The steps involved in fish meal in fish oil production are summarized in figure1.

Fish Processing
Figure1: Process flow diagram of fish meal and fish oil production


On board the fishing vessels, the catch is normally stored in tanks of water. Upon arriving at the processing plant the fish are pumped to holding bins, where they are stored until required for processing. Extra sea water may need to be added to pump the fish.

Fish Meal Process

From the storage bins, the fish are transported by screw conveyors to a cooking process which acts to coagulate the protein. The cooked mixture is then screened, using a strainer conveyor or a vibrating screen, and then pressed to remove most of the water from the mixture.

The pressed cake is shredded and dried, using an indirect steam drier or a direct flame dryer. The meal passes through a vibrating screen and onto a hammer mill, which grinds it to the appropriate size. The ground meal is automatically weighed and bagged.

Fish Oil Process

The pressed liquid generated from the previous processes passes through a decanter to remove most of the sludge, which is fed back to the meal dryer. Oil is separated from the liquid by centrifuges, polished and refined to remove any remaining water and impurities.

The separated aqueous phases, referred to as stick water, is concentrated in an evaporator and then added to the pressed fish meal prior to being sent to the dryer.

Overview of Fish Preservation Processing

An abundant fish catch is experience in the dry season. During this period, ponds, lakes and streams experience reduced water level, for easy harvest.

Thus, period of fish scarcity is often encountered especially during the flood and raining seasons, during which fish are in short supply. Thus, it is imperative to process and preserve some of the fish caught in the period of abundance, so as to ensure an all year round supply.

This will invariably reduce post-harvest losses, increase the shelf-life of fish, and guarantee a sustainable supply of fish during off season with concomitant increase in the profit of the fisher folks.

Fish processing is still predominantly undertaken manually in most developing and under-developed countries around the world. Traditional fish processors adopted open fire or simple smoking oven such as halved cut drum oven, rafters and mud oven to improved technology such as dryer, chorkor kiln and gas oven.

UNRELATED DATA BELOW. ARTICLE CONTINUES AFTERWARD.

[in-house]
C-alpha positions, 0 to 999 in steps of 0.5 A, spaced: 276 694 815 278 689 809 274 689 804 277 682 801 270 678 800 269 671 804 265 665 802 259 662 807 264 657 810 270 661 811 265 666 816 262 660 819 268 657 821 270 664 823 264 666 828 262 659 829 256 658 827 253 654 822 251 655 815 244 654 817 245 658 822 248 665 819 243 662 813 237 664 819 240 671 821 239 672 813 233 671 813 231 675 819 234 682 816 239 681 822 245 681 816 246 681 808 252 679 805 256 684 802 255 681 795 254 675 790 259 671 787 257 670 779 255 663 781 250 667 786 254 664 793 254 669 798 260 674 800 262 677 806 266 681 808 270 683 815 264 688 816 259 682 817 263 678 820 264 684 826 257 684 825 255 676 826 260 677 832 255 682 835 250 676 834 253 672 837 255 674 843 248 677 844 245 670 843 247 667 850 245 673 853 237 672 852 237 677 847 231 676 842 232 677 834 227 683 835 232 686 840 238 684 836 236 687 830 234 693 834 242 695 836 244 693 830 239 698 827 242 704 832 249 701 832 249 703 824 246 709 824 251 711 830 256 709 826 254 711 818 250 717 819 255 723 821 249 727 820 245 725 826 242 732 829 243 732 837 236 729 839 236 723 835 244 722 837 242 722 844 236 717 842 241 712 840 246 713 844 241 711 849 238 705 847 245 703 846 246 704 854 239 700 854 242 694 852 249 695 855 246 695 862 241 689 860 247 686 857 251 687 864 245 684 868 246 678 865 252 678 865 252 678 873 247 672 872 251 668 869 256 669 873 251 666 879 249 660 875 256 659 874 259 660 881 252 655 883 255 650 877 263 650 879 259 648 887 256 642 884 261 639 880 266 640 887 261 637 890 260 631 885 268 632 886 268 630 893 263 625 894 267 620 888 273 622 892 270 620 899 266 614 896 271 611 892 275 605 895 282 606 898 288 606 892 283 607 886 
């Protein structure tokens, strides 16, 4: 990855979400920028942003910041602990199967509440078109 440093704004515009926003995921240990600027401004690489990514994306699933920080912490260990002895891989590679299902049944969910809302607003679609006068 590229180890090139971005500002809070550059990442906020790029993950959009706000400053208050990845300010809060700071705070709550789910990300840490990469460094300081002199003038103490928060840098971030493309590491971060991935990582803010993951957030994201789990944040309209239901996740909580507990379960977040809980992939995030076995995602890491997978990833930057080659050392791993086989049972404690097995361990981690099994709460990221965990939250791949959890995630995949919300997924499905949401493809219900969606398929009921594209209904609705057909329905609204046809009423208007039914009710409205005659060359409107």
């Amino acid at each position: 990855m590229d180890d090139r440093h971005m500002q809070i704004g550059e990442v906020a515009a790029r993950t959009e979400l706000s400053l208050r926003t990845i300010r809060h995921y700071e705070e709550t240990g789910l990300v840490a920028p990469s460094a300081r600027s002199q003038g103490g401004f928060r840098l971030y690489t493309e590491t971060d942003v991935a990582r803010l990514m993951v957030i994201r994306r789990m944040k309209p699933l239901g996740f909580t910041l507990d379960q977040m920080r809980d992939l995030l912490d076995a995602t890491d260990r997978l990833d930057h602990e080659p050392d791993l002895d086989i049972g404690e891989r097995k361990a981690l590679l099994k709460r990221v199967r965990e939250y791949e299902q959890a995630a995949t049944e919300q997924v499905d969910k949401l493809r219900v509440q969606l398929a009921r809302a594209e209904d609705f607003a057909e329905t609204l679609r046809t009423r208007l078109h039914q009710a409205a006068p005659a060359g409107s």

The different types of fish preservation techniques practiced are brining/smoking, drying, hot or cold smoking, smoke-drying, smoking with pepper, frying and sun-drying. Most common of all these processing technique was smoke-drying.

This could be adduced to the fact that most of the fish communities have no access to electricity to freeze their products. Electricity itself is fast becoming a less reliable source of energy for fish processing and preservation.

Despite the rudimentary nature of process of traditional methods, and lack of control over the drying rate, sometimes results to under-drying or over-drying, and expose the fish to unexpected winds, dust, dirt, insect infestation, and contaminants such as flies.

These methods still remain predominant in most countries. Most of the processing technique favours the use of drum oven and mud oven. For the improved technology, electric dryer, chorkor kiln and gas were not common in the processing centers.

Losses during fish processing were significant in traditional processing method compared to improved technology. To reduce post-harvest losses and to improve the quality of fish and fishery products, traditional processing technology must be improved upon.

This includes upgrading the traditional fish processing technology and adoption of solar dryer. The acceptability of mechanization of fish processing operations are hinged on the following factors based on the fish processors comments; literacy level, cost of the machines, level of awareness, infrastructural facilities available such as electricity, tap water or borehole water and accessible roads.

High incidence of fish losses is a major impediment to the realization of government goal towards increasing the contribution of the fisheries sector to the overall national economy.

The use of appropriate technology which is a radical approach to stem up production and processing technique, has become subordinate to social need, and is of paramount importance.